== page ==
Ramunia takes the risky path

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KUALA LUMPUR: Oil and gas company Ramunia Holdings Bhd seems to be taking a relatively large risk, purchasing a floating production Storage and offloading (FPSO) vessel, the MT Laurita, without an attached contract.

Nevertheless, Ramunia shareholders yesterday approved the acquisition, which will set the company back by US$82.5 million or RM251.62 million in cash, funded via a mix of internally generated funds and borrowings.   

Ramunia CEO Nor Badli Mohd Alias admitted to the risk but added that the move was “a calculated risk” and the company is likely to bag a contract after the vessel is delivered.

Considering the high capital expenditure, most companies will opt to acquire assets which have locked-in contracts to help in the servicing of loans.

“We need to have a vessel before we can participate in tenders. We are purchasing on a speculative basis so once we’ve bought the vessel we will be able to submit proposals to various oil companies and deploy the vessel,” Badli said, adding that borrowings had already been secured.  

He said the company had already started negotiations and submitted tenders for FPSO jobs. “We participated in one tender in Vietnam. We are one of the three bidders for the tender,” he added, declining to elaborate.

He said Ramunia’s plan to acquire the FPSO is to stabilise and diversify its earnings base, considering the volatility in oil prices may hamper exploration works and thus adversely impact the company’s mainstay in fabrication.

Badli: Ramunia is one of the three bidders for a tender in Vietnam.

The company is one of only six licensed by state-controlled oil major Petroliam Nasional Bhd  (Petronas) to conduct fabrication works.   

Ramunia is in the midst of acquiring a 56-acre (22.4ha) fabrication yard from OilFab Sdn Bhd, a company linked to beleaguered Oilcorp Bhd, for RM83.8 million via a mixture of cash and shares.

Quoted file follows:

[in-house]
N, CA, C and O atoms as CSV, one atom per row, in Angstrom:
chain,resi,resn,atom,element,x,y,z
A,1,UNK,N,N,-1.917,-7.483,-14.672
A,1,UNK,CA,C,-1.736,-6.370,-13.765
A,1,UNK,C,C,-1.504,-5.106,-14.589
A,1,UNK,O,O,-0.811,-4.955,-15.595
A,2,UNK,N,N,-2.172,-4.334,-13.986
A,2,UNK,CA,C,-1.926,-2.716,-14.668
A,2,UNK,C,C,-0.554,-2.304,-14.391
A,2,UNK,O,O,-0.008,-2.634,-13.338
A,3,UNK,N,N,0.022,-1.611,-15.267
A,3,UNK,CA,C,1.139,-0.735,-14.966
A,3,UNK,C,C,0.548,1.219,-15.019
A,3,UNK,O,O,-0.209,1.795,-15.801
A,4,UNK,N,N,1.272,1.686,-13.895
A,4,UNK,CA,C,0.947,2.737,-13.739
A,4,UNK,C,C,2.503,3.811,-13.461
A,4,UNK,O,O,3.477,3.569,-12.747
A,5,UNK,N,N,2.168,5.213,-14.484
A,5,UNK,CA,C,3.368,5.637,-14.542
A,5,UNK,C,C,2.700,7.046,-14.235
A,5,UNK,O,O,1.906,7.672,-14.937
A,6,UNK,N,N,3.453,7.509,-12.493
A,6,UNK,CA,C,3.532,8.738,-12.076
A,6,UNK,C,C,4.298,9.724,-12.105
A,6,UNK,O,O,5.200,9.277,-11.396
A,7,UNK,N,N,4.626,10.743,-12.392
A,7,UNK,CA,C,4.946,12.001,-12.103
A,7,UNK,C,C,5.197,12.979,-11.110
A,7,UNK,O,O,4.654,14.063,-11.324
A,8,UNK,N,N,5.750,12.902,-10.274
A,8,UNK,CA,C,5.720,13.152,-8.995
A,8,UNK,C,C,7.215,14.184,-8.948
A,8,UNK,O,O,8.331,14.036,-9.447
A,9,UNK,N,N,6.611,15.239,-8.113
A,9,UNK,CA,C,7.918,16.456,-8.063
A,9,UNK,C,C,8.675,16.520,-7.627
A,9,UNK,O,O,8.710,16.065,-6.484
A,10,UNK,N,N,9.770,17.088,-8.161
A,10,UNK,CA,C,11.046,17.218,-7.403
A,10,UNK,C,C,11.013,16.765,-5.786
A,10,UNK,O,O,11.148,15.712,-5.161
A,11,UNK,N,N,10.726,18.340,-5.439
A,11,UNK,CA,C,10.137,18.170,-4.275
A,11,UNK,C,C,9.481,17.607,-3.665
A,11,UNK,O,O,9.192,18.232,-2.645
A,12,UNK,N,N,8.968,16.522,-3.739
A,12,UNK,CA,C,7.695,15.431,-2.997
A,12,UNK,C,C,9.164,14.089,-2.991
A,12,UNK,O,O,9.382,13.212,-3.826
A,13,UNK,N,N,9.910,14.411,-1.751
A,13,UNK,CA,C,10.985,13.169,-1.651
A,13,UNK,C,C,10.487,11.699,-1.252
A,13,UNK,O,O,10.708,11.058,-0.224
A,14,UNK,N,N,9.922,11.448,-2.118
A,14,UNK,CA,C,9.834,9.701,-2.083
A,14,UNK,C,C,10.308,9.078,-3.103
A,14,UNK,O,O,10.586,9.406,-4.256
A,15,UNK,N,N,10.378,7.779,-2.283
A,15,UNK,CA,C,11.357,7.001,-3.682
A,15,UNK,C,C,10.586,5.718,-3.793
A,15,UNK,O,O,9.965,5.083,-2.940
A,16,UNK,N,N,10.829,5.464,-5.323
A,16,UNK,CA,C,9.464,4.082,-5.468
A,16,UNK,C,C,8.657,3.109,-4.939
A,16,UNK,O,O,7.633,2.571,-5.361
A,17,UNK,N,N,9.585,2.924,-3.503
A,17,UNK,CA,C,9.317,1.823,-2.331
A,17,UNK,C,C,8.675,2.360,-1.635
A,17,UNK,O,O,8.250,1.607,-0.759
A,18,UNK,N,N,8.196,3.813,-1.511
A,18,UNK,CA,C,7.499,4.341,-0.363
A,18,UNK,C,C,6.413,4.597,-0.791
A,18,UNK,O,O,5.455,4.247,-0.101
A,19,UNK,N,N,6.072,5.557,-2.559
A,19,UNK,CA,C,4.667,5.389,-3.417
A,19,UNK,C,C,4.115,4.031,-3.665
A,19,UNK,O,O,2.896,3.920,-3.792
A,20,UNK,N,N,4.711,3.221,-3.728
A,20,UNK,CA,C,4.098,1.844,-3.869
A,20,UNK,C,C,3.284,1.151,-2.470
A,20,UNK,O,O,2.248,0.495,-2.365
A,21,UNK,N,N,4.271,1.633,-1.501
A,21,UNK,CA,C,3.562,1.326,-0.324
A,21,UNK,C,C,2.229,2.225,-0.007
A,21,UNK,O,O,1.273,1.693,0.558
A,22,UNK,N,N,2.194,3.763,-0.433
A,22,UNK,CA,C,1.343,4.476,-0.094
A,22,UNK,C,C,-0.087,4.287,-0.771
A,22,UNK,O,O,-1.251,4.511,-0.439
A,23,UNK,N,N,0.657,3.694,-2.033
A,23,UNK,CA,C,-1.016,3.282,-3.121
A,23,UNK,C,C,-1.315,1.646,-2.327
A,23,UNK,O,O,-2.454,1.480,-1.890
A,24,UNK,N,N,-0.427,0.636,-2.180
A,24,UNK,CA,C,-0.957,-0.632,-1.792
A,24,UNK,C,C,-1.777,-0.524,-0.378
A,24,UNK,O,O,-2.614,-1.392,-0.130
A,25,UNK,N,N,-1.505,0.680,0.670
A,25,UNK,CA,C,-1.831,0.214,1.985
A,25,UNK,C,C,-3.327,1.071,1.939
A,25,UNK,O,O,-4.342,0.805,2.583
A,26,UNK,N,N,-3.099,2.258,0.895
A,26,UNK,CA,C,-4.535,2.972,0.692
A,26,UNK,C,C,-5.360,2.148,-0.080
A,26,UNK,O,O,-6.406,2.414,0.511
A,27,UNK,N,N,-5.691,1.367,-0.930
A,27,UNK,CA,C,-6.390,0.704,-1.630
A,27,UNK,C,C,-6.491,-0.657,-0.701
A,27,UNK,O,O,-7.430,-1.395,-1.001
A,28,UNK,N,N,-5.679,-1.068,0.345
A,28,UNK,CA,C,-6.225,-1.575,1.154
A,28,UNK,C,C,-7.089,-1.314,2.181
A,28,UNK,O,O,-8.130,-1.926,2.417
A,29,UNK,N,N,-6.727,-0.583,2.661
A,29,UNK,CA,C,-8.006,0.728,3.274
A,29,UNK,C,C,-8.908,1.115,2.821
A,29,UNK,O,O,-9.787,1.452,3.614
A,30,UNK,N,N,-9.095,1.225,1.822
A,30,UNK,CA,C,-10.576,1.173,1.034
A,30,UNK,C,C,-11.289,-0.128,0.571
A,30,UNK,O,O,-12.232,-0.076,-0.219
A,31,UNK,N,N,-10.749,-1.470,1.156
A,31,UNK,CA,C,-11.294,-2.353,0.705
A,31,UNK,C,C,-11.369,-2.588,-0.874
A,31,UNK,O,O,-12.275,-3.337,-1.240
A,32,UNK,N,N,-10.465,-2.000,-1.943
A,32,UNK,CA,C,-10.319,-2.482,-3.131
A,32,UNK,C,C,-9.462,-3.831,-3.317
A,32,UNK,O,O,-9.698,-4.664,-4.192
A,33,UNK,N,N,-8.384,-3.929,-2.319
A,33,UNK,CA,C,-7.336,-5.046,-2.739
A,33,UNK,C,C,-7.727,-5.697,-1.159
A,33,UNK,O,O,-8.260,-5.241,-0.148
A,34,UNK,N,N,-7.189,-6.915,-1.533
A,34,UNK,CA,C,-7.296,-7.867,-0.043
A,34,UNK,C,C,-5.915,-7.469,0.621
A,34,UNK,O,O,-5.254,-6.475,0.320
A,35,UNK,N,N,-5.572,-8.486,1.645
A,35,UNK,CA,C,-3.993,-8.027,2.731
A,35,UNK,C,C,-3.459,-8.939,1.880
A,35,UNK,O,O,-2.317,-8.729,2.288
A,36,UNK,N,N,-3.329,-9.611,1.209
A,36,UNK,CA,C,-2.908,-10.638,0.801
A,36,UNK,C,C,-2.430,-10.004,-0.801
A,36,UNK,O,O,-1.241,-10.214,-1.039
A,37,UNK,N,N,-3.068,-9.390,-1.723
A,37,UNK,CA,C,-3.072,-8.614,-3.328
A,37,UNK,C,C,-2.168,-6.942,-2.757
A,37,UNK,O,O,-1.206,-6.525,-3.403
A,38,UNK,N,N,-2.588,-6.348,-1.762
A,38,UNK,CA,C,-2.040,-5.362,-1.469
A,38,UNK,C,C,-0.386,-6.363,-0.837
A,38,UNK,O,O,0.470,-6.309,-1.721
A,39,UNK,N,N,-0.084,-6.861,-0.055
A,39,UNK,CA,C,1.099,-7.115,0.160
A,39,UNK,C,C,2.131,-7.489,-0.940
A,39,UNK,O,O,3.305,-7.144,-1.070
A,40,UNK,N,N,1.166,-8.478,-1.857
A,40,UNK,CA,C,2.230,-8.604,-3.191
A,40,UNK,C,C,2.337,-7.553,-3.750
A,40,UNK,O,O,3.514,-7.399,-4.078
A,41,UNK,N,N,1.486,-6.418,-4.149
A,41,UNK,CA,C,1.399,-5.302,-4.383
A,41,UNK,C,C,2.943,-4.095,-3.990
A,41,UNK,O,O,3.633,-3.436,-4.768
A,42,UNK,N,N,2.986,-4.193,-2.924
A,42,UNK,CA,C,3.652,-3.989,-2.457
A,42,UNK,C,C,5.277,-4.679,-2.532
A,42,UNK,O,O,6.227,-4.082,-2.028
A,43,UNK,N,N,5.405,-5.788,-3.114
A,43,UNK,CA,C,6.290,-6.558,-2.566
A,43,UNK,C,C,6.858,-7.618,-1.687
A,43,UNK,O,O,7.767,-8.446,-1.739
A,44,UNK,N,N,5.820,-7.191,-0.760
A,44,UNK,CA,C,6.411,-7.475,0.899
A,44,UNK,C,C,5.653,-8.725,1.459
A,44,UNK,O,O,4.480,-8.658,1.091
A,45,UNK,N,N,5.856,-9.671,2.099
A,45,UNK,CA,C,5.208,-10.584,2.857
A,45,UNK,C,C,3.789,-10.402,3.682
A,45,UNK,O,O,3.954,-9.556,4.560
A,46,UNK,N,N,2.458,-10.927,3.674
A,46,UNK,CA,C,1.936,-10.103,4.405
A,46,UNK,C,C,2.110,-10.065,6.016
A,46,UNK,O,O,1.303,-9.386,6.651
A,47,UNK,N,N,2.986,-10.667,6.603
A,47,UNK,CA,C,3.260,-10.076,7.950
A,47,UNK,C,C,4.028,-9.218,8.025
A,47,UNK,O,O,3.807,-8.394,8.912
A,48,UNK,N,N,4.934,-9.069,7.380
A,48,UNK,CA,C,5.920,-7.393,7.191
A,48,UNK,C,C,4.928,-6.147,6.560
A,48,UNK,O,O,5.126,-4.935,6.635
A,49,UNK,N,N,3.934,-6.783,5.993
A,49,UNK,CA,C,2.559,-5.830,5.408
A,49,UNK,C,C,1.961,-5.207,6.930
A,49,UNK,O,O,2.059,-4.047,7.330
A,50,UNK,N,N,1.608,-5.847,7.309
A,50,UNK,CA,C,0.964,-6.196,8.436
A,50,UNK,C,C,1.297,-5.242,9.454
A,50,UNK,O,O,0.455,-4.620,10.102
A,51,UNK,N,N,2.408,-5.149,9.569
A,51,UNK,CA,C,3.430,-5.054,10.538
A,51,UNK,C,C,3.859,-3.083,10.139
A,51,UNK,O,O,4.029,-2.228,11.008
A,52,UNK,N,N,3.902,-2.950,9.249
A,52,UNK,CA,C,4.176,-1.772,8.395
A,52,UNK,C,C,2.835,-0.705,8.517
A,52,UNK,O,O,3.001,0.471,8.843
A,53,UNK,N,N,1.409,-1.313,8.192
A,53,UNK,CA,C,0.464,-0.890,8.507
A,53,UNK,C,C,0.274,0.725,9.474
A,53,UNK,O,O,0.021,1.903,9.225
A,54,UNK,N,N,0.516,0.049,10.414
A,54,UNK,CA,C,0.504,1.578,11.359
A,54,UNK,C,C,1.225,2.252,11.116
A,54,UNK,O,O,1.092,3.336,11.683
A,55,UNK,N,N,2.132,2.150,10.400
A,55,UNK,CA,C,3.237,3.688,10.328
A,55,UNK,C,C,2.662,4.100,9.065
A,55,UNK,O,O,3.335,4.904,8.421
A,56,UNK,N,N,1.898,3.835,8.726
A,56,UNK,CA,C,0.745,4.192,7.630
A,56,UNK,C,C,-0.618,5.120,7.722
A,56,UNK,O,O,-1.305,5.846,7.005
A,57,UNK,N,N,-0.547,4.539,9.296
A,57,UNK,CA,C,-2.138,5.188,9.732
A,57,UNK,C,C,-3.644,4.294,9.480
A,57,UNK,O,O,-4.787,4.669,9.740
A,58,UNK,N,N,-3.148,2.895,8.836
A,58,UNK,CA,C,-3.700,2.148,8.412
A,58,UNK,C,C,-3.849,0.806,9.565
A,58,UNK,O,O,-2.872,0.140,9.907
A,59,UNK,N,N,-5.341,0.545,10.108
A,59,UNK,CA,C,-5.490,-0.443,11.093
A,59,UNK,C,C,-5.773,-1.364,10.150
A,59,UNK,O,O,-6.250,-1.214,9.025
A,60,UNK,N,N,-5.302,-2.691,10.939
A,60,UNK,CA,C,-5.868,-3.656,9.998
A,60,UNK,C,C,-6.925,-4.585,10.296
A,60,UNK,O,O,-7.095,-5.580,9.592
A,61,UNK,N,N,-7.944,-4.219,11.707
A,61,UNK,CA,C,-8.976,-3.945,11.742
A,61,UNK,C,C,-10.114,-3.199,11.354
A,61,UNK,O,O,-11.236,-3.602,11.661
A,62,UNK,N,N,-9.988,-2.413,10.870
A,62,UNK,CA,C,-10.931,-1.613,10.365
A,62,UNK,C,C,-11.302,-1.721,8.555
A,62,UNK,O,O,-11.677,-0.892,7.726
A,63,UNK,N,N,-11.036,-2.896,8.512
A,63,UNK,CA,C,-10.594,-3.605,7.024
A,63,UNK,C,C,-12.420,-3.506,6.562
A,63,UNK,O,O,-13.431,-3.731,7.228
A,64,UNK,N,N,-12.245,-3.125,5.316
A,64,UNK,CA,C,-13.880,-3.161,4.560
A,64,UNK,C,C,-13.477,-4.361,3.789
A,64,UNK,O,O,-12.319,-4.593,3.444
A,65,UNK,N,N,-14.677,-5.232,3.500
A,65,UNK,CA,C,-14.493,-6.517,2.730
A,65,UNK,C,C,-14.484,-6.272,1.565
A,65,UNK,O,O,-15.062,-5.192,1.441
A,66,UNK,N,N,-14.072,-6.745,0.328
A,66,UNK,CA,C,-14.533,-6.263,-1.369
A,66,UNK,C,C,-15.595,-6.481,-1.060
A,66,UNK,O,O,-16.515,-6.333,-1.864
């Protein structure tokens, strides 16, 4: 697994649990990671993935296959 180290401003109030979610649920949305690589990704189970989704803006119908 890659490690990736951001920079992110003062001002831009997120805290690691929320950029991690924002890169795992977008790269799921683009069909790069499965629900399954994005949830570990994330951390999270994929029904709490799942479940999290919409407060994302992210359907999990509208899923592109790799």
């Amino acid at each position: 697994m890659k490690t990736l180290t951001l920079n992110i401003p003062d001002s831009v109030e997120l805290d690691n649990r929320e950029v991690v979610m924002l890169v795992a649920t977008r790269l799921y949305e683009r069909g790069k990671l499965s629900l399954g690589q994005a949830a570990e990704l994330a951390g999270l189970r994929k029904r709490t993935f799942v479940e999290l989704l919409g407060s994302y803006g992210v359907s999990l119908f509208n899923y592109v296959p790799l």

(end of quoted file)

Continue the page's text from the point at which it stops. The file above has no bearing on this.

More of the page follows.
The yard is central in Ramunia’s effort to come out of the Practice Note 17 (PN17) category of cash-strapped companies. Ramunia had fallen into this category after it sold its 170-acre fabrication yard to Sime Darby Bhd a few years ago for RM515 million in cash.

Ramunia has already gained the vacant possession, but the process of acquisition is still ongoing.

“The issue with the OilFab yard is that we are still complying with the conditions for the acquisition.

“We obtained vacant possession in March after we signed the sale and purchase agreement. We have over 60 people occupying the yard today and have started small fabrication works that include boring piles,” Badli said.

This yard is also key to Ramunia’s tie-up with India’s Sew Infrastructure Ltd. Both are participating in bids for platforms with Oil and Natural Gas Corp of India (ONGC).  

In 2008, ONGC blacklisted Ramunia for a two-year period as the company had an issue with a US$685 million (then RM2.2 billion) job awarded to it. According to Badli, the blacklist ended in May this year and Ramunia with partner Sew Infrastructure are returning to India for more opportunities.

“ONGC’s blacklist is over. We sent a delegation there to meet and explain to ONGC the difficulties previously faced by Ramunia. They understood our problems. We also have a reputable local engineering company as a partner,” Badli said, referring to Sew Infrastructure.

“This year we are focusing on bringing up revenue to a level the SC (Securities Commission) is happy with,” he said, adding that Ramunia hopes to see a slight profit in FY11.

Fo rthe nine months ended July 2011, Ramunia posted a net profit of RM4.55 million on a revenue of RM3.28 million in revenue. For the corresponding period a year ago, it reported a net profit of RM35.42 million on RM33.87 million in revenue.

Ramunia gained one sen to close at 44 sen yesterday, with 8.8 million shares changing hands.

The company’s largest shareholder is pilgrim fund Lembaga Tabung Haji, which has 25.17% equity interest. Other substantial shareholders are Datuk Azizul Rahman Abd Samad, with a 5.09% stake.

Azizul is the former controlling shareholder of Ramunia who has been divesting his equity on the open market.

This article appeared in The Edge Financial Daily, September 14, 2011.

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